Only one part of a photovoltaic cell is composed of the N-type silicon. The other half is doped with boron, which has three electrons in its outer shell instead of four. Silicon doped with boron is called P-type silicon. P-type silicon ("p" for positive) has free holes. Holes are just the absence of electrons, so they carry the opposite (positive) charge. They move around just like electrons do.

It gets interesting (trust me...) when you put N-type silicon together with P-type silicon. Every photovoltaic cell has at least one electric field. Without an electric field, a solar cell would not work. This electric field is created when the N-type and P-type silicon come in contact with each other. The free electrons in the N side that look for holes to fall into, see all the free holes on the P side, and there's a mad rush (current) to fill in the holes.

When the holes and electrons mix at the junction (connection point) between the N-type and P-type silicon neutrality is disrupted. Right at the junction the electrons and holes do mix and form a barrier. This makes it harder for electrons on the N side to cross to the P side. Eventually, an equilibrium is reached, and an electric field is created that separates the two sides.

The electric field acts as a diode, allowing (sometimes pushing) electrons to flow from the P side to the N side, but not the other way around. Electrons can easily pass to the N side but they cannot "climb up" to the P side. The electric field acts as a diode in which electrons only move in one direction.

When light (photons) hits our solar cell, its energy (heat) frees the electron-hole pairs. Each photon with enough energy will normally free exactly one electron also creating a free hole. If this happens close enough to the electric field (barrier), or if the free electron and free hole happen to wander into its range of control, the field will send the electron to the N side and the hole to the P side. This causes a disruption in the neutrality of the atoms, and if we provide an external current path, electrons will flow through the path to their original side (the P side) to unite with holes that the electric field sent there, doing work for us along the way. The electron flow provides the current, and the cell's electric field causes a voltage. With both current and voltage present we generate electricity or power.

Before a photovoltaic cell is useable a few more things need to occur. Silicon is a very shiny material. This means it is highly reflective. Photons that are reflected can't be used by the cell. They bounce off the cell. Because of that, an antireflective coating is applied to the top of the cell to reduce the number of photons lost due to reflection.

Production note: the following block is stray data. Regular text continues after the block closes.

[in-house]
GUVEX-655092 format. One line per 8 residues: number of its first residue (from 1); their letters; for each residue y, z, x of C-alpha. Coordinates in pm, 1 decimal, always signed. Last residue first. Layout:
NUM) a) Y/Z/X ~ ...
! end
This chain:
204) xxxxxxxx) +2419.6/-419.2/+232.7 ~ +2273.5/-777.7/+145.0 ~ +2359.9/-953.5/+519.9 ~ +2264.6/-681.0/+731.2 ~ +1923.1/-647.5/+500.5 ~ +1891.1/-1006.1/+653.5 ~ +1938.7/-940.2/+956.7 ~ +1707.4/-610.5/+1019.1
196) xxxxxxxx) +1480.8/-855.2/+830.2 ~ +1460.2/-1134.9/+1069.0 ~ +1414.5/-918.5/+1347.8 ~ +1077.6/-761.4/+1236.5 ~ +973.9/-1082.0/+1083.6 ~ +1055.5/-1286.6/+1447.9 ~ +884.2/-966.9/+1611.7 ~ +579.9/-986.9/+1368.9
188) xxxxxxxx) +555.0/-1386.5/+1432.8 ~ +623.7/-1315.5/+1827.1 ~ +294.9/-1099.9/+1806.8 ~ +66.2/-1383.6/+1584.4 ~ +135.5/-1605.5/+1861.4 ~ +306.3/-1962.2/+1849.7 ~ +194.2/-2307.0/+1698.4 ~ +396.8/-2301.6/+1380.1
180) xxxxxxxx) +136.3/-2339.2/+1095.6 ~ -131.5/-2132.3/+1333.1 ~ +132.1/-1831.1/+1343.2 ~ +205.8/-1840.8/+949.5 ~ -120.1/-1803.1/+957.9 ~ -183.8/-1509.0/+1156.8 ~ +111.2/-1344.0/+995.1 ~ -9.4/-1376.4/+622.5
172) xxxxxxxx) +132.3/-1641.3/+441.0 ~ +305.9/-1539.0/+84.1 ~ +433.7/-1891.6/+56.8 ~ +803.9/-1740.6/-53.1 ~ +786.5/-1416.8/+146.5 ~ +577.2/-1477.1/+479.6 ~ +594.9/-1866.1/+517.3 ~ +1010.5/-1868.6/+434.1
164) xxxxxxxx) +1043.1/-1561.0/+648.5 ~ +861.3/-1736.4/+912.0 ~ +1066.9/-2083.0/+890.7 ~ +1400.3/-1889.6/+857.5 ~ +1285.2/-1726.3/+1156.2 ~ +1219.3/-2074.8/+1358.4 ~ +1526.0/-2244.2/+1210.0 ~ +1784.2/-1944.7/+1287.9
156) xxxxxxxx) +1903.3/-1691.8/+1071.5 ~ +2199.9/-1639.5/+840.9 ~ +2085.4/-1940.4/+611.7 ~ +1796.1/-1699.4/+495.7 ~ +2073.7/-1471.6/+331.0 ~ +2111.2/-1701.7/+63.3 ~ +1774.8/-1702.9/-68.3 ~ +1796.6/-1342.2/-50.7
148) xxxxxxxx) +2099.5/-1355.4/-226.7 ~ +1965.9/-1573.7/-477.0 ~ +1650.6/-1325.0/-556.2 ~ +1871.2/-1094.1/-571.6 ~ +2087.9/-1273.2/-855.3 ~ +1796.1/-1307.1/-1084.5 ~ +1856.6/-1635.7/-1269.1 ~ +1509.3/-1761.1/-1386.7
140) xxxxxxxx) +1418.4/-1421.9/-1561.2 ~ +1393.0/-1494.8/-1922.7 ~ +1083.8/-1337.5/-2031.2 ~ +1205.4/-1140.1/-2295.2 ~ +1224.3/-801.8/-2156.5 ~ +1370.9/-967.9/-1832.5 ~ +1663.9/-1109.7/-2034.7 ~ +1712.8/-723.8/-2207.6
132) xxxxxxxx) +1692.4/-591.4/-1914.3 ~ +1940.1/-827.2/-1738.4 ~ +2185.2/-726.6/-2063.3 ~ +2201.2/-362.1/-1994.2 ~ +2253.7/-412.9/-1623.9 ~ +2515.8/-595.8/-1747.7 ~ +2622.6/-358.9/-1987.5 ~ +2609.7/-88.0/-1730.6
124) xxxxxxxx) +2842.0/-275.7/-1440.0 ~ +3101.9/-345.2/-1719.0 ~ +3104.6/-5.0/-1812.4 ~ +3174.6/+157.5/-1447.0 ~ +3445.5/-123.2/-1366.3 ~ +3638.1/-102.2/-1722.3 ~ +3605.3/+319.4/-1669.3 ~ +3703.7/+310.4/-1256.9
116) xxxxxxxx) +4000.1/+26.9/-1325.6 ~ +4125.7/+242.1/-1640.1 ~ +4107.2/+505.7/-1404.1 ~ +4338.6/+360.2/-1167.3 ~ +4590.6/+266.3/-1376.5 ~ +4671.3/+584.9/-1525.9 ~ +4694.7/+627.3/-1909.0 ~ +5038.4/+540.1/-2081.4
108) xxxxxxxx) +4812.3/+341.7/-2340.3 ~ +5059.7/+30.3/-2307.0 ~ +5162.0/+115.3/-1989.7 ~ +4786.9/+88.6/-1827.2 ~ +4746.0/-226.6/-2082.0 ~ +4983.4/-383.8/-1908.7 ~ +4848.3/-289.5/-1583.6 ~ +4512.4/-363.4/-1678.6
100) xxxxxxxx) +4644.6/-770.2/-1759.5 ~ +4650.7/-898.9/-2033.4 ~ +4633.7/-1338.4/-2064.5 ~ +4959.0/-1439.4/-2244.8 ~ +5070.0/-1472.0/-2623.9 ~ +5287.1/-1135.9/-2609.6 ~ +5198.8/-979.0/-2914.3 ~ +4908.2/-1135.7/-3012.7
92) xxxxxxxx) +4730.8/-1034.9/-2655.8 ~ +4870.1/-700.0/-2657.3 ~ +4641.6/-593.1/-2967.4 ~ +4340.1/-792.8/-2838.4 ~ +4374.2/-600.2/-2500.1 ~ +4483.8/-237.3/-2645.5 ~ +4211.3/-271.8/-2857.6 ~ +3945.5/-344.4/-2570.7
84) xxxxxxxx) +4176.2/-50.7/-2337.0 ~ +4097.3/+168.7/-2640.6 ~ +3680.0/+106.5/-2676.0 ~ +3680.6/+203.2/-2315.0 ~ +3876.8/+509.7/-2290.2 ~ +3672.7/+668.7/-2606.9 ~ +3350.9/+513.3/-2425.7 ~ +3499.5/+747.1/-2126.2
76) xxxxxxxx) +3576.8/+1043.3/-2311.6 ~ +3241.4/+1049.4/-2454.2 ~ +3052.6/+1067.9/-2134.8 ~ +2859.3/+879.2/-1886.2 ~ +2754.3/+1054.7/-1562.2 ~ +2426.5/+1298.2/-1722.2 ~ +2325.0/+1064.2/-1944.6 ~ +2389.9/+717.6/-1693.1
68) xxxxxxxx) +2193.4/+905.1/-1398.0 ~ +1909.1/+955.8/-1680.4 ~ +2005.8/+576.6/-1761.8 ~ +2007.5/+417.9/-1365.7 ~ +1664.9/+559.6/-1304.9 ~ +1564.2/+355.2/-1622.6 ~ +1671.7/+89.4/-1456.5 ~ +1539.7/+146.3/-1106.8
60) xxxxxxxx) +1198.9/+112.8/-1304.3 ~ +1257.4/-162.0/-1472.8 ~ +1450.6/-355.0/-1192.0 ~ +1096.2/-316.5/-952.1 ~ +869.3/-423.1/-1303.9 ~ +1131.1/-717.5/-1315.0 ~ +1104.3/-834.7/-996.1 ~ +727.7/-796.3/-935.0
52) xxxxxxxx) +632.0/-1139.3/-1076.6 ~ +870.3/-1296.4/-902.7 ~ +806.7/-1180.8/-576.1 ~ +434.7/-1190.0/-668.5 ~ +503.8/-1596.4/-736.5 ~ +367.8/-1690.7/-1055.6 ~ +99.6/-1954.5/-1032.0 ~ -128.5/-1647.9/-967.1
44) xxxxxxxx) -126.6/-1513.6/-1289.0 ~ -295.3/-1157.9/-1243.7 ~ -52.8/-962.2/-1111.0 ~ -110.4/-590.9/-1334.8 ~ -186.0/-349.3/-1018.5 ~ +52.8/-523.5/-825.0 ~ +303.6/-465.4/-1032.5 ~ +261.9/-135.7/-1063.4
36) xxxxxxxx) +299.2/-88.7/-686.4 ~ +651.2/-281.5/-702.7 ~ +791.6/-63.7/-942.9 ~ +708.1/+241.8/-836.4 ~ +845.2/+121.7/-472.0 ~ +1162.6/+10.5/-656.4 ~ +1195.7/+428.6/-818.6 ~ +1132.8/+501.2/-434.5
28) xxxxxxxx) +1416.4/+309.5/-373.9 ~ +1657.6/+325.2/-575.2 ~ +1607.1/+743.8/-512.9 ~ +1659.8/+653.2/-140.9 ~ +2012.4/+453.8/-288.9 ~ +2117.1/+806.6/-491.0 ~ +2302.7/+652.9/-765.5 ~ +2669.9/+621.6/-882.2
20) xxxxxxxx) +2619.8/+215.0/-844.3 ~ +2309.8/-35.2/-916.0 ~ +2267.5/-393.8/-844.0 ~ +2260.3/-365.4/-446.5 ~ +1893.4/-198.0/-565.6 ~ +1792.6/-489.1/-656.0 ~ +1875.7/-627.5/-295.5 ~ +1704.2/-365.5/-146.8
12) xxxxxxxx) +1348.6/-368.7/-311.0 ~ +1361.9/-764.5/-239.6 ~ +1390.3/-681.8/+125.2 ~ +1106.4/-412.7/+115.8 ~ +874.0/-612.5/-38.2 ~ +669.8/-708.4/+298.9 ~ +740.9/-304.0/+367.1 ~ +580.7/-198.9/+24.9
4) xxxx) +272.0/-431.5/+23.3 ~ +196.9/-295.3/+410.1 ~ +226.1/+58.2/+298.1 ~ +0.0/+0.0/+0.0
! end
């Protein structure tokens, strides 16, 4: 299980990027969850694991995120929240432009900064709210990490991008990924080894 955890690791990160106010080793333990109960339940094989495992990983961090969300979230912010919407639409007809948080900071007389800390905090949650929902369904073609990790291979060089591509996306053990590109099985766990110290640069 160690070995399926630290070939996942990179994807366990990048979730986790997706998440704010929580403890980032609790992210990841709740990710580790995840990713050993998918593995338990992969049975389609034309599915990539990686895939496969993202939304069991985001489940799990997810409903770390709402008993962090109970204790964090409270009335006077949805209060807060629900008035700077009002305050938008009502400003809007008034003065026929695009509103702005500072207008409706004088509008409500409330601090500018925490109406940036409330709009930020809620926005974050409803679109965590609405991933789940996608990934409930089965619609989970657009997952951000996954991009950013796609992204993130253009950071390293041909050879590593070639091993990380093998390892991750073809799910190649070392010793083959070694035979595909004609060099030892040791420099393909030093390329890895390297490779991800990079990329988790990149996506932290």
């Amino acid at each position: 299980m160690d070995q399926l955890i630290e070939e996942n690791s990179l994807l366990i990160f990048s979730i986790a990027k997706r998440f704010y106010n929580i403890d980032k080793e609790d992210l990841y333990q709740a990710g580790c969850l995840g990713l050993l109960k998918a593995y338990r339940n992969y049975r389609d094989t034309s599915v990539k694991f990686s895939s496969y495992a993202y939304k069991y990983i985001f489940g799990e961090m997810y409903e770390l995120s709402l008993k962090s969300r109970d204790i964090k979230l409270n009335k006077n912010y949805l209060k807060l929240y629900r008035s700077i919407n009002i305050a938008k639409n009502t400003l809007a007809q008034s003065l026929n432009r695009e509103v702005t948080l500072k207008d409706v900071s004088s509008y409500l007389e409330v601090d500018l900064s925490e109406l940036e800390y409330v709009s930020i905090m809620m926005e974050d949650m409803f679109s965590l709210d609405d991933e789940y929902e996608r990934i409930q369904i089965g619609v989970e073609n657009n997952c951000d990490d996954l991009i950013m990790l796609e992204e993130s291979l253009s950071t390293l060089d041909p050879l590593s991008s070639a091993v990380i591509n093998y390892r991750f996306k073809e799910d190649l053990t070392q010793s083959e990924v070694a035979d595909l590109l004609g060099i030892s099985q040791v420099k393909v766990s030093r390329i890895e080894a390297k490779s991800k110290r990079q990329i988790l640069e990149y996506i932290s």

The last thing that must be done is to add a glass cover plate that protects the cell from the elements. PV modules are made by connecting several cells (usually 36) in series and in parallel to achieve high enough levels of voltage and current to produce a useful amount of electrical power. The solar cells are housed in a sturdy frame with the glass cover and positive and negative terminals on the back side.

How are solar cells used?

Solar cells are used in a wide variety of applications. Currently photovoltaic cells are being used in all sorts of technology from solar powered backpacks and ipod chargers to water heating, lighting and of course home and business electrical needs.

With the dawn of concentrated solar energy we are beginning to see the development of larger scale solar generation fields to generate electricity directly into the electrical grids.

Space research has been the incubator for much of the solar cell technology we have today. The need to find new ways to refuel in space and power our vehicles has helped push the solar technology envelope. Solar cells are used in satellites, telescopes, space rovers and the International space station. The ISS functions completely on solar cells that collect energy from the sun. It sports over 200,000 solar cells that are mounted on four large wings.

There are many home applications that utilize energy collected from photovoltaic cells. One of the most common is lighting, another common use for solar cell technology is solar hot water heating. Then there is general electrical service to run all of your appliances, computers etc.

Apart from powering your home, photovoltaic cells also power a broad range of gadgets we have all come to depend on. Some of these include MP3 players, portable CD players, cell phones, laptops and GPS units.

Even our cars are going solar. In 2011 we will see a new car enter the market that uses a rooftop solar panel to supplement the electrical needs of the car. You can expect to see more and more solar powered products in the years to come.

Video explanation

If you want to see how a photovoltaic cell works, have a look at this video clip.

Instructions: When watching the video clips, start the videos by clicking the small arrow down to the left, not the large one in the middle of the screen. If you're using Internet Explorer and your browser and the video doesn't start, try clicking twice on the small arrow.

Considering a DIY project? Learn more here.


More Solar Power Info



 


What solar info are you looking for?



Did you like what you just read? Share your love:


Back to top

Return to Basic Solar Info
Return to Solar For Energy Home


 



More Solar Home Articles


 


Page copy protected against web site content infringement by Copyscape

| Homepage | About us | Disclaimer and privacy policy |Contact us |

Copyright© 2009-2011. All rights reserved. Please read our disclaimer before using this site.

counter in iweb


Return to top